Before I forget, happy new year to everyone for 5 days ago. Hopefully you’ve all recovered somewhat. I figured I’d ring in the new year with a classy photo, and we all know that black and white = instant class 😀
All kidding aside, I’m a little annoyed at that blasted window frame in the background, but oh well.
I’ve always shied away from portraits in black and white, because it always seemed less forgiving than colour, but it’s really not that scary! Like with everything else, you just need to play to the strengths of the medium you choose. I was trying to create a moodier shot with this particular photo, and I think that’s a domain in which black and white photos really shine. It also helps if you have a pre-determined plan/vision in mind, rather than just shooting and hoping for the best.
PS: Tiff actually made that top herself. Details here, if you’re also into sewing and all that jazz.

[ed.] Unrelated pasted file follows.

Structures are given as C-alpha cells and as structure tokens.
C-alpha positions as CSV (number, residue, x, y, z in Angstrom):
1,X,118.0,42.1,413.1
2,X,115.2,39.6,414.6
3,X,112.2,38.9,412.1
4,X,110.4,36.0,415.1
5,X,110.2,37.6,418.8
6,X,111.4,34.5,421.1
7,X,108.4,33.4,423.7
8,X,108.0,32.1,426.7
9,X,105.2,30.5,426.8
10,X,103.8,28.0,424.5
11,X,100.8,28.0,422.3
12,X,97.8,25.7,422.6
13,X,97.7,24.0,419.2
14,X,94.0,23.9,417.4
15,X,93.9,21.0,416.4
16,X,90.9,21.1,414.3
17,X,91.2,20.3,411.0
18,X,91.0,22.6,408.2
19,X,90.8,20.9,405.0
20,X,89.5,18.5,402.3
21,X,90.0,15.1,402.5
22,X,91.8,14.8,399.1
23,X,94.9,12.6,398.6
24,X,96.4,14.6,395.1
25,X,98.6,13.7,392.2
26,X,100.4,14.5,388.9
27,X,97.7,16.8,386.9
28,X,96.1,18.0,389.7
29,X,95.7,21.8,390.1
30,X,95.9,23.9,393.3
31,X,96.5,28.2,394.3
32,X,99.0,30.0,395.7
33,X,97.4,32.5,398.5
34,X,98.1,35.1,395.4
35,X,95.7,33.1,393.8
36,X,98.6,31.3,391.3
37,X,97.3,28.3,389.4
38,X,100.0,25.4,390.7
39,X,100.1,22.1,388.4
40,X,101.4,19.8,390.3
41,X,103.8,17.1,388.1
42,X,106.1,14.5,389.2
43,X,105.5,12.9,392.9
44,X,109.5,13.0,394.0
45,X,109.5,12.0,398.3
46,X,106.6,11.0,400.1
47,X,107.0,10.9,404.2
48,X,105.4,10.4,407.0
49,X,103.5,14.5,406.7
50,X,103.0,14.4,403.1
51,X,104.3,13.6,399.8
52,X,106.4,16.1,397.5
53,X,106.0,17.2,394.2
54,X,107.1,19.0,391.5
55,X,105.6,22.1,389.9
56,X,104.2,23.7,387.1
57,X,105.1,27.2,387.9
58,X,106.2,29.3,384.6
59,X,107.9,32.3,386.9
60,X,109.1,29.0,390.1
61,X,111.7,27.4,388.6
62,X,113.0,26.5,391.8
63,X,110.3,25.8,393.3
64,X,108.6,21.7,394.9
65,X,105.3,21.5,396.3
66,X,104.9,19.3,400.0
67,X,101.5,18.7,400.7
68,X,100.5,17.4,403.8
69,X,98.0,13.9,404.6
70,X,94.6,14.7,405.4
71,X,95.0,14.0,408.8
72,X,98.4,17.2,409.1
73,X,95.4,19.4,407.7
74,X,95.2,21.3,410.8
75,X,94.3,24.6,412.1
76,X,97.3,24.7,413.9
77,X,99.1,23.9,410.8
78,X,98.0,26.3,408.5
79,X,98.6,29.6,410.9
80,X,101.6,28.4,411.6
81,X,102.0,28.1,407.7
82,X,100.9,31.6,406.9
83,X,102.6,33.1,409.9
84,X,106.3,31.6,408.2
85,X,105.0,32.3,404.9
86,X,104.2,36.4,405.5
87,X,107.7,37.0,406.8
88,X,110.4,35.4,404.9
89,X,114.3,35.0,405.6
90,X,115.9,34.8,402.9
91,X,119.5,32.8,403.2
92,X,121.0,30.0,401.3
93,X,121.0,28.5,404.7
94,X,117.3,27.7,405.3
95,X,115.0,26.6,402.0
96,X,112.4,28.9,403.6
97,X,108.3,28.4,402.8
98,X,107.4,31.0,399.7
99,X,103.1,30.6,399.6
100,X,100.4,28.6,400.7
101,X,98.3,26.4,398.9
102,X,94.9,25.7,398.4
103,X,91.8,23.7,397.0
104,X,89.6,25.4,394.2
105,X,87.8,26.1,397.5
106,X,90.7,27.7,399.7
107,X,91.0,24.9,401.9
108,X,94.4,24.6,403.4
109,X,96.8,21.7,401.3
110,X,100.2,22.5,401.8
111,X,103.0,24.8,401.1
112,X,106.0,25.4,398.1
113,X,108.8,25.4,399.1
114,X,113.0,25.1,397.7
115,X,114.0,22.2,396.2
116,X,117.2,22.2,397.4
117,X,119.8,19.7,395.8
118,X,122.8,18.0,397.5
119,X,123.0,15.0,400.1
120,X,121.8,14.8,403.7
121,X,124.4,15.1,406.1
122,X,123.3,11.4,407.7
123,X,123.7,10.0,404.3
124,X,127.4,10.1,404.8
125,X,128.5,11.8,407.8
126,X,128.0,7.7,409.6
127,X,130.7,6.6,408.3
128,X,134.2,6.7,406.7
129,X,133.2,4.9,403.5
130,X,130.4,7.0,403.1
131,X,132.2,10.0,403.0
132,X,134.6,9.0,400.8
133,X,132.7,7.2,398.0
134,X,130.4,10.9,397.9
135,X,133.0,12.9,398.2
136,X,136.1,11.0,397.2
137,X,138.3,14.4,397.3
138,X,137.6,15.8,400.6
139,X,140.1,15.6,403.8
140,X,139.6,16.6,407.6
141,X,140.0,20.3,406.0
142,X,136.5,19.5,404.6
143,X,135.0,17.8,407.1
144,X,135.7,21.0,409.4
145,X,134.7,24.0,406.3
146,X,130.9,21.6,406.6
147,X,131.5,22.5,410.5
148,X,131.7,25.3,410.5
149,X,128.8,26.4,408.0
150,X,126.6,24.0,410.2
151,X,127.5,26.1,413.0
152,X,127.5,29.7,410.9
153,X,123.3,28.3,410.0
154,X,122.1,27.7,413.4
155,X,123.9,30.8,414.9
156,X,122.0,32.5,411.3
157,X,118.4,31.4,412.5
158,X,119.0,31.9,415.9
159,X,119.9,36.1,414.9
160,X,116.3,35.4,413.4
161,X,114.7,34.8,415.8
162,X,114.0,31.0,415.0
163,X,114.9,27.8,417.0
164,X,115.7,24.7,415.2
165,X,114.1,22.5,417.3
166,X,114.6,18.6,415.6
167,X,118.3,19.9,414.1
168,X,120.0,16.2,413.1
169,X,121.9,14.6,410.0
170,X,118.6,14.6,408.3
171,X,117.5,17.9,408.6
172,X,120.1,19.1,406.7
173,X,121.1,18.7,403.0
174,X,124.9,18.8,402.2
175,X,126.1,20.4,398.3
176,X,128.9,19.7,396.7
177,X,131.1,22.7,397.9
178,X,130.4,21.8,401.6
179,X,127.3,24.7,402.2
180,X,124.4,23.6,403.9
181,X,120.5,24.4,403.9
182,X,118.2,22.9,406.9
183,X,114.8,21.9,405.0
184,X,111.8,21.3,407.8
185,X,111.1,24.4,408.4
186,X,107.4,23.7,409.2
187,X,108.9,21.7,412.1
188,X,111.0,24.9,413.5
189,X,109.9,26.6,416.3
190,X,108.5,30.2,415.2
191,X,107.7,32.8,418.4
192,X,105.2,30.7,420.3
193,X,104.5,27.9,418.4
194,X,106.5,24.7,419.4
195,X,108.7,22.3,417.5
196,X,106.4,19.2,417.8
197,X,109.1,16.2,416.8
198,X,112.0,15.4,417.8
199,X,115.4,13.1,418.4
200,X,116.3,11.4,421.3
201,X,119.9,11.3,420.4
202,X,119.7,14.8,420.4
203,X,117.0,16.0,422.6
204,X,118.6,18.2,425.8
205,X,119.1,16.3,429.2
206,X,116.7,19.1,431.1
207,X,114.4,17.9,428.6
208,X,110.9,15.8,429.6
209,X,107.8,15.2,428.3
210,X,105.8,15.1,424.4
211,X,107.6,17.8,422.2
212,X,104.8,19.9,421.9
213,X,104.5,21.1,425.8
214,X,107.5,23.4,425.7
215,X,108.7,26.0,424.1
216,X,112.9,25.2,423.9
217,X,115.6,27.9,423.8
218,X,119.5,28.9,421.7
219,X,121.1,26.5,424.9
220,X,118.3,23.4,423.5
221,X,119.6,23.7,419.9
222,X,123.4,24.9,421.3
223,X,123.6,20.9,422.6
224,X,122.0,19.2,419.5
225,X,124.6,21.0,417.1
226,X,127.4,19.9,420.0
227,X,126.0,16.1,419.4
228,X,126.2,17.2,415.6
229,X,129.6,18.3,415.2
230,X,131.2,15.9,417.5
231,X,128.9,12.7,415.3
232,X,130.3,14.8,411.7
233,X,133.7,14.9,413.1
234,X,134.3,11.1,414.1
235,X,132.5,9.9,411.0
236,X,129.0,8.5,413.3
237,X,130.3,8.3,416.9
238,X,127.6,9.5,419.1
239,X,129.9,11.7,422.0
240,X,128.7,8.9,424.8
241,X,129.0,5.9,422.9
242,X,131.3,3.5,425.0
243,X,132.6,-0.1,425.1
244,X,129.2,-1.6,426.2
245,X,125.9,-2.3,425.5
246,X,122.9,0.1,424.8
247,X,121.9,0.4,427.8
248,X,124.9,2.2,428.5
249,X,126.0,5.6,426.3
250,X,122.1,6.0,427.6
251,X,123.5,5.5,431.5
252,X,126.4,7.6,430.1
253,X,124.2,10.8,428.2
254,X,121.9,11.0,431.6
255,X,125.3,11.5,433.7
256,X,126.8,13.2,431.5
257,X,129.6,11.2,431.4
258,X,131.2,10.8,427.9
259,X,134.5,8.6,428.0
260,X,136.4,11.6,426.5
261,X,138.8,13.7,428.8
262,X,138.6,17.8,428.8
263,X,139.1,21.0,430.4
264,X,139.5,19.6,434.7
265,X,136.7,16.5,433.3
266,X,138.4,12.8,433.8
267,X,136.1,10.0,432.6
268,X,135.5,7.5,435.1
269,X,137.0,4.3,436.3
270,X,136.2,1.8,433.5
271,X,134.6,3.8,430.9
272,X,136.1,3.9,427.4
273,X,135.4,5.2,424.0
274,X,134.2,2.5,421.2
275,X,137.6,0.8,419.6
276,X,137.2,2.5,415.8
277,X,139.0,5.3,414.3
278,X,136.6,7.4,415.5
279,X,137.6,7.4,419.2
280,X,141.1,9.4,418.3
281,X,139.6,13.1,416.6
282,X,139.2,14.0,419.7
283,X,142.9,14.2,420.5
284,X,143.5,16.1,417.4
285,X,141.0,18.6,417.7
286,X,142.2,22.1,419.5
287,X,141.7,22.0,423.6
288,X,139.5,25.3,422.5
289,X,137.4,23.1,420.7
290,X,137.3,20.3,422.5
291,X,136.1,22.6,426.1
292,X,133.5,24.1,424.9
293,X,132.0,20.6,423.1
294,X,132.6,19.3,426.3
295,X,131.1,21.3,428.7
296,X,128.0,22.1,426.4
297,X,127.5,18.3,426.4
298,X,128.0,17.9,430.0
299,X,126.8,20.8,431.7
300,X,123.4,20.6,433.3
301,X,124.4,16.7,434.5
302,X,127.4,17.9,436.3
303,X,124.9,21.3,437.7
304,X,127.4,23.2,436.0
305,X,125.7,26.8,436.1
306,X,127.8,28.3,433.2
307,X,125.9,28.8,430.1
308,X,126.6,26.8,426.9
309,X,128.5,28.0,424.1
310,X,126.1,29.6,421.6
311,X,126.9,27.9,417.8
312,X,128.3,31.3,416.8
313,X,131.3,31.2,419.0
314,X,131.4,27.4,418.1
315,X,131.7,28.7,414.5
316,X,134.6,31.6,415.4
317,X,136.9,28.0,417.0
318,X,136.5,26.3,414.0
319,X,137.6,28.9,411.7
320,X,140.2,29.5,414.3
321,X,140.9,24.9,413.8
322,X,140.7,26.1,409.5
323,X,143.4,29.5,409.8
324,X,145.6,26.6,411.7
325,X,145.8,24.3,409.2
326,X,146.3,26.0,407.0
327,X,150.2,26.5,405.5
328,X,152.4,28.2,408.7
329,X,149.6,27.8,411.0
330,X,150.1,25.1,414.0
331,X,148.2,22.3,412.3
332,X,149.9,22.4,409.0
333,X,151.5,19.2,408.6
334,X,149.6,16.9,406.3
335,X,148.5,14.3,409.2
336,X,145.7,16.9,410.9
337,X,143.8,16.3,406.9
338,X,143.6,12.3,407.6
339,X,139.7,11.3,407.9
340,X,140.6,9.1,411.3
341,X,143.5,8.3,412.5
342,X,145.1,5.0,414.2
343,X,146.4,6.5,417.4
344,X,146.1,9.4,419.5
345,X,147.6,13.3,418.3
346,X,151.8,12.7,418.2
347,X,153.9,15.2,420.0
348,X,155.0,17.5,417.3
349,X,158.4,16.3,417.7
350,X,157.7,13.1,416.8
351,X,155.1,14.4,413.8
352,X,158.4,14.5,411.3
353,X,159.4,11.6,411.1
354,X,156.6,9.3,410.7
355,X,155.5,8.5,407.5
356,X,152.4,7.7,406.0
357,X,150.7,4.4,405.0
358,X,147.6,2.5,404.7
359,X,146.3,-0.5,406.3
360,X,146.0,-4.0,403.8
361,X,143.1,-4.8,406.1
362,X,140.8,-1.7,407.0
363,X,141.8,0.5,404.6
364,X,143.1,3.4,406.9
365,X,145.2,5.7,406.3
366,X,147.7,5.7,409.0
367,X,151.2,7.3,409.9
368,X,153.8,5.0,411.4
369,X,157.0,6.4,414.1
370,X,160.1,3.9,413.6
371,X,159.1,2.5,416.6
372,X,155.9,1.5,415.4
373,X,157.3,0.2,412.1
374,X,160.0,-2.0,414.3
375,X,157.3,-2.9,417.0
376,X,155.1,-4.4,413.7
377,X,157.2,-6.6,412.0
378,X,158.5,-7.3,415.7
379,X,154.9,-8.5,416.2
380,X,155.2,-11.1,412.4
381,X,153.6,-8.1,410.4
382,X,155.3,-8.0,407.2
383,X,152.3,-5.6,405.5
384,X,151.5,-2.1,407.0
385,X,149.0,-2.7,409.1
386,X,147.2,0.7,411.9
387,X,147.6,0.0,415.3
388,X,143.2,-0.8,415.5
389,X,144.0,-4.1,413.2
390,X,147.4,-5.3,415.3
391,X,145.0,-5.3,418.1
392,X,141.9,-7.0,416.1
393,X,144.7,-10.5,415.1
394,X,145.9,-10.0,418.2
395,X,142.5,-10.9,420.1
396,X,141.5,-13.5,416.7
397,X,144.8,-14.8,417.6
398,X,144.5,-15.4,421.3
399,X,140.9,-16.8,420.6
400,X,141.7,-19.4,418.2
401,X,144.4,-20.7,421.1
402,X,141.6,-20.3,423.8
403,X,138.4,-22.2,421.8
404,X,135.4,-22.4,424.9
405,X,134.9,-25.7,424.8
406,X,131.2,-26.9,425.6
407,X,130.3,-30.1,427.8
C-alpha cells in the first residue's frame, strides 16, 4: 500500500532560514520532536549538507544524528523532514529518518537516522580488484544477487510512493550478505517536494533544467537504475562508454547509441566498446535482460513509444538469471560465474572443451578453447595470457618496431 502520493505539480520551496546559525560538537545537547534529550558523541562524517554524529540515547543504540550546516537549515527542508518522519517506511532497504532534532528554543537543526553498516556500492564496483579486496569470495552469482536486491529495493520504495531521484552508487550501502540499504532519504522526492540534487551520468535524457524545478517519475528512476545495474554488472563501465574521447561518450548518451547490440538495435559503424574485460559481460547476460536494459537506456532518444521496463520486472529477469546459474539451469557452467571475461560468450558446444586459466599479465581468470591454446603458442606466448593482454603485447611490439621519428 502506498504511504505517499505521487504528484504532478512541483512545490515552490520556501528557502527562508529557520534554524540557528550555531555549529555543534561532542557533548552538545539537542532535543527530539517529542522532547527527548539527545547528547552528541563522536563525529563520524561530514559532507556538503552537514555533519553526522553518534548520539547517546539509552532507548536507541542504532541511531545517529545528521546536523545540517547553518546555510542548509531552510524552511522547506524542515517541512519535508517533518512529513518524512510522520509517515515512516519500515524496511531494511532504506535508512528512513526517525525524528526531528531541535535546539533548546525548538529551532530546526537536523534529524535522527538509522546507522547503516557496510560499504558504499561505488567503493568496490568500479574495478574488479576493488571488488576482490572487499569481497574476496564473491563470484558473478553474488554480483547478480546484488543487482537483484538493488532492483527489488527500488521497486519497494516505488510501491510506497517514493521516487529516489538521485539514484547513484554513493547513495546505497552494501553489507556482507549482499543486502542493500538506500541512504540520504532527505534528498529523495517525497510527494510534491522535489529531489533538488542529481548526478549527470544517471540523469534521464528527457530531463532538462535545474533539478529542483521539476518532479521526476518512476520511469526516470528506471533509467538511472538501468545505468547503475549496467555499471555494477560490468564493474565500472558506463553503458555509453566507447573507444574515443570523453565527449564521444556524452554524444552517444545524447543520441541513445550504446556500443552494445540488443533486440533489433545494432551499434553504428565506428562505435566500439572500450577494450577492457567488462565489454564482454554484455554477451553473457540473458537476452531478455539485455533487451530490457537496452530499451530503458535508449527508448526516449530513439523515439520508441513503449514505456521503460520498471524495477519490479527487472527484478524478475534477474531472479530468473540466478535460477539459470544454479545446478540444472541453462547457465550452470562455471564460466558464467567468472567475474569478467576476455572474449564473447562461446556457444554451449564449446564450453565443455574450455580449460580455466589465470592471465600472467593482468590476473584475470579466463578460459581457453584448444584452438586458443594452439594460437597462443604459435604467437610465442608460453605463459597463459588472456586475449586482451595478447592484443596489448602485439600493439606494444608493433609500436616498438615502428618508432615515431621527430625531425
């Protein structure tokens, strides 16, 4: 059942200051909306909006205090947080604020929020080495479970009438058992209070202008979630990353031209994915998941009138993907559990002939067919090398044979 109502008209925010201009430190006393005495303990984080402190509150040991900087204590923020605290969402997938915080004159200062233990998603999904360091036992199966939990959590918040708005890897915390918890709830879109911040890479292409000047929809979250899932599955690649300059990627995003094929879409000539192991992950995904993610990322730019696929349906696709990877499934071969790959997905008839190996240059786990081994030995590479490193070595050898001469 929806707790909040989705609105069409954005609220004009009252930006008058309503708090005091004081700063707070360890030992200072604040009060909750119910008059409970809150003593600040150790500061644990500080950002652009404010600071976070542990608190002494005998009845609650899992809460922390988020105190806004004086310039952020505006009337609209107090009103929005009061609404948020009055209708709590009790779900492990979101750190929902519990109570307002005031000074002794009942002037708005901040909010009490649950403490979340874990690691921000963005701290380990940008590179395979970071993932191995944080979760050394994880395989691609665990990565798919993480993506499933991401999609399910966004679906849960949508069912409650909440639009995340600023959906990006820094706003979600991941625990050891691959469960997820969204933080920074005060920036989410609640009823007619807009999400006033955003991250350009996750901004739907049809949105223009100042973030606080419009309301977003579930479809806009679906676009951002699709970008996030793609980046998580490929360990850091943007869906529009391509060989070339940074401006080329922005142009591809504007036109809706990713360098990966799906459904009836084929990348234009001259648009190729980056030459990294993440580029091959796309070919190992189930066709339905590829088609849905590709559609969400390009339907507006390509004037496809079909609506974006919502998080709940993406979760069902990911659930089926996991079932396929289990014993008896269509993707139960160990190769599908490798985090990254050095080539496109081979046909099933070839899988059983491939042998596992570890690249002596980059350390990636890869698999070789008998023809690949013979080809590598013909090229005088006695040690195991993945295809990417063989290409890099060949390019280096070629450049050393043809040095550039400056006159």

So I’ve been meaning to shoot more portrait photos for a very long time now, but haven’t had the means or equipment to do so. I always thought that good portraits need plenty of equipment, space and a dedicated area. Oh how wrong I was!
The biggest challenge that I’ve had is lighting. It just always seemed like good portrait photographers had reflectors, at least one flash, backdrops, studios, etc., so it felt out-of-reach. In what I suppose was a flash of inspiration recently, I found out that none of that is actually necessary if you’re smart about your surroundings. I remember reading tips about maximising natural lighting in any given situation, but none of that really made sense until I tried it myself. I used zero special equipment in the above photo (featuring Tiff, my fiancee). It was simply a bed, behind which was a large window with the sunlight streaming through. I initially found the sunlight to be just a bit too harsh, so closing the sheer curtains behind her gave the light just that extra softness I was looking for.
To be fair though, we were in a hotel room on the 21st floor, with a floor-to-ceiling window but still, the same principle would work anywhere, so long as you try and make the most of your environment! It took a bit of fiddling with the manual settings, but after a while I was able to get it just right, so that Tiff really stood out against a brilliant white background.
PS: I actually think my photo ended up looking a lot like a stock photo. I’m not quite sure if that’s a good thing or not?